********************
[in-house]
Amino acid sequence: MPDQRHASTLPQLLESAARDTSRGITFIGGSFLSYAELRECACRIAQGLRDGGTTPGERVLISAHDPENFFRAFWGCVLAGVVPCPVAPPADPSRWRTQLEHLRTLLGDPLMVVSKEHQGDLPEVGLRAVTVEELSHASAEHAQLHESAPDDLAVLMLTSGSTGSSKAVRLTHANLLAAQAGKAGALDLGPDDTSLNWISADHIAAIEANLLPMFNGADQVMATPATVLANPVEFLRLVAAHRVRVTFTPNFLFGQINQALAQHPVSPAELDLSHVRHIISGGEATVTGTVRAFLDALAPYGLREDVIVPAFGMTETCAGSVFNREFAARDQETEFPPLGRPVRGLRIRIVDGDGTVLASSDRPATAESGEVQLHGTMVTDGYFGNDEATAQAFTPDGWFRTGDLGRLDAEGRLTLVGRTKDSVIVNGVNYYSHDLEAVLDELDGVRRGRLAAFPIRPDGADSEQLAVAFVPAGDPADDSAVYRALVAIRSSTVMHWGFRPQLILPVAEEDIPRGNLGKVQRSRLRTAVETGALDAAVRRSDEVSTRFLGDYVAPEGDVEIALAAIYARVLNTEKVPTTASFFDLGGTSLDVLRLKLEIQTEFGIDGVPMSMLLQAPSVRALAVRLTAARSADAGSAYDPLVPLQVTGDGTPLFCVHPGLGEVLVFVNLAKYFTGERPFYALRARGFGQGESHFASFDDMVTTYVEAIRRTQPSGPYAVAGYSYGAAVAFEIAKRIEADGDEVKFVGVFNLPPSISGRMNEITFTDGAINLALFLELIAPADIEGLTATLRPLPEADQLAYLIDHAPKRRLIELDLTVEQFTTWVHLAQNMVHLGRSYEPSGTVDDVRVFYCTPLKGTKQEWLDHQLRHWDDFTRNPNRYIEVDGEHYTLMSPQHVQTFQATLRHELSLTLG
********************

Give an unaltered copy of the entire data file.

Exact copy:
[in-house]
Amino acid sequence: MPDQRHASTLPQLLESAARDTSRGITFIGGSFLSYAELRECACRIAQGLRDGGTTPGERVLISAHDPENFFRAFWGCVLAGVVPCPVAPPADPSRWRTQLEHLRTLLGDPLMVVSKEHQGDLPEVGLRAVTVEELSHASAEHAQLHESAPDDLAVLMLTSGSTGSSKAVRLTHANLLAAQAGKAGALDLGPDDTSLNWISADHIAAIEANLLPMFNGADQVMATPATVLANPVEFLRLVAAHRVRVTFTPNFLFGQINQALAQHPVSPAELDLSHVRHIISGGEATVTGTVRAFLDALAPYGLREDVIVPAFGMTETCAGSVFNREFAARDQETEFPPLGRPVRGLRIRIVDGDGTVLASSDRPATAESGEVQLHGTMVTDGYFGNDEATAQAFTPDGWFRTGDLGRLDAEGRLTLVGRTKDSVIVNGVNYYSHDLEAVLDELDGVRRGRLAAFPIRPDGADSEQLAVAFVPAGDPADDSAVYRALVAIRSSTVMHWGFRPQLILPVAEEDIPRGNLGKVQRSRLRTAVETGALDAAVRRSDEVSTRFLGDYVAPEGDVEIALAAIYARVLNTEKVPTTASFFDLGGTSLDVLRLKLEIQTEFGIDGVPMSMLLQAPSVRALAVRLTAARSADAGSAYDPLVPLQVTGDGTPLFCVHPGLGEVLVFVNLAKYFTGERPFYALRARGFGQGESHFASFDDMVTTYVEAIRRTQPSGPYAVAGYSYGAAVAFEIAKRIEADGDEVKFVGVFNLPPSISGRMNEITFTDGAINLALFLELIAPADIEGLTATLRPLPEADQLAYLIDHAPKRRLIELDLTVEQFTTWVHLAQNMVHLGRSYEPSGTVDDVRVFYCTPLKGTKQEWLDHQLRHWDDFTRNPNRYIEVDGEHYTLMSPQHVQTFQATLRHELSLTLG